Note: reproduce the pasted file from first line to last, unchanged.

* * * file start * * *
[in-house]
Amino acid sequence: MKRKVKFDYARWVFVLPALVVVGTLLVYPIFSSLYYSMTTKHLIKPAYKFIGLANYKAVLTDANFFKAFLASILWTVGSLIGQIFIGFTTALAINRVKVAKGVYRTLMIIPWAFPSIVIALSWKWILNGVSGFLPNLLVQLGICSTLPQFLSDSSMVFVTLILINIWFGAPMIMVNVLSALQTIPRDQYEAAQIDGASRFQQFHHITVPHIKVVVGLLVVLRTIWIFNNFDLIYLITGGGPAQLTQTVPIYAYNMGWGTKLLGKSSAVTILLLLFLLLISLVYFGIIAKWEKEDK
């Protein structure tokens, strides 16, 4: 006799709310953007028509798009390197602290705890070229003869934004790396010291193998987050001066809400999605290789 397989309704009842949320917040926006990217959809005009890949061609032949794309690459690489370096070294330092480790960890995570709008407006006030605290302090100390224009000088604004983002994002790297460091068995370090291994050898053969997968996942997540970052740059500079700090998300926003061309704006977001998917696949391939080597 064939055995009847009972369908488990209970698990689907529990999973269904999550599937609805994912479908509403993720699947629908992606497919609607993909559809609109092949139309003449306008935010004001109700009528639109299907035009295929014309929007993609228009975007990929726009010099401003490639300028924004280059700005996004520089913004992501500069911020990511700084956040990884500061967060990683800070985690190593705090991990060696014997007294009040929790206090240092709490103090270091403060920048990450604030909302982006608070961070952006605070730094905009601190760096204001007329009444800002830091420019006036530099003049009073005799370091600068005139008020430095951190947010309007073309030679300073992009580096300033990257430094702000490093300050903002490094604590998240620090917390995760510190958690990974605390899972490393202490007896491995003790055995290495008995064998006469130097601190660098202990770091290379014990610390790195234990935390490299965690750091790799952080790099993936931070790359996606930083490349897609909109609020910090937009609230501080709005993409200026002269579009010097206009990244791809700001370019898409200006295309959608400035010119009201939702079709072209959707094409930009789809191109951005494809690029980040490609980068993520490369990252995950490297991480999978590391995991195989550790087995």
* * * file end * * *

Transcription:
[in-house]
Amino acid sequence: MKRKVKFDYARWVFVLPALVVVGTLLVYPIFSSLYYSMTTKHLIKPAYKFIGLANYKAVLTDANFFKAFLASILWTVGSLIGQIFIGFTTALAINRVKVAKGVYRTLMIIPWAFPSIVIALSWKWILNGVSGFLPNLLVQLGICSTLPQFLSDSSMVFVTLILINIWFGAPMIMVNVLSALQTIPRDQYEAAQIDGASRFQQFHHITVPHIKVVVGLLVVLRTIWIFNNFDLIYLITGGGPAQLTQTVPIYAYNMGWGTKLLGKSSAVTILLLLFLLLISLVYFGIIAKWEKEDK
């Protein structure tokens, strides 16, 4: 006799709310953007028509798009390197602290705890070229003869934004790396010291193998987050001066809400999605290789 397989309704009842949320917040926006990217959809005009890949061609032949794309690459690489370096070294330092480790960890995570709008407006006030605290302090100390224009000088604004983002994002790297460091068995370090291994050898053969997968996942997540970052740059500079700090998300926003061309704006977001998917696949391939080597 064939055995009847009972369908488990209970698990689907529990999973269904999550599937609805994912479908509403993720699947629908992606497919609607993909559809609109092949139309003449306008935010004001109700009528639109299907035009295929014309929007993609228009975007990929726009010099401003490639300028924004280059700005996004520089913004992501500069911020990511700084956040990884500061967060990683800070985690190593705090991990060696014997007294009040929790206090240092709490103090270091403060920048990450604030909302982006608070961070952006605070730094905009601190760096204001007329009444800002830091420019006036530099003049009073005799370091600068005139008020430095951190947010309007073309030679300073992009580096300033990257430094702000490093300050903002490094604590998240620090917390995760510190958690990974605390899972490393202490007896491995003790055995290495008995064998006469130097601190660098202990770091290379014990610390790195234990935390490299965690750091790799952080790099993936931070790359996606930083490349897609909109609020910090937009609230501080709005993409200026002269579009010097206009990244791809700001370019898409200006295309959608400035010119009201939702079709072209959707094409930009789809191109951005494809690029980040490609980068993520490369990252995950490297991480999978590391995991195989550790087995």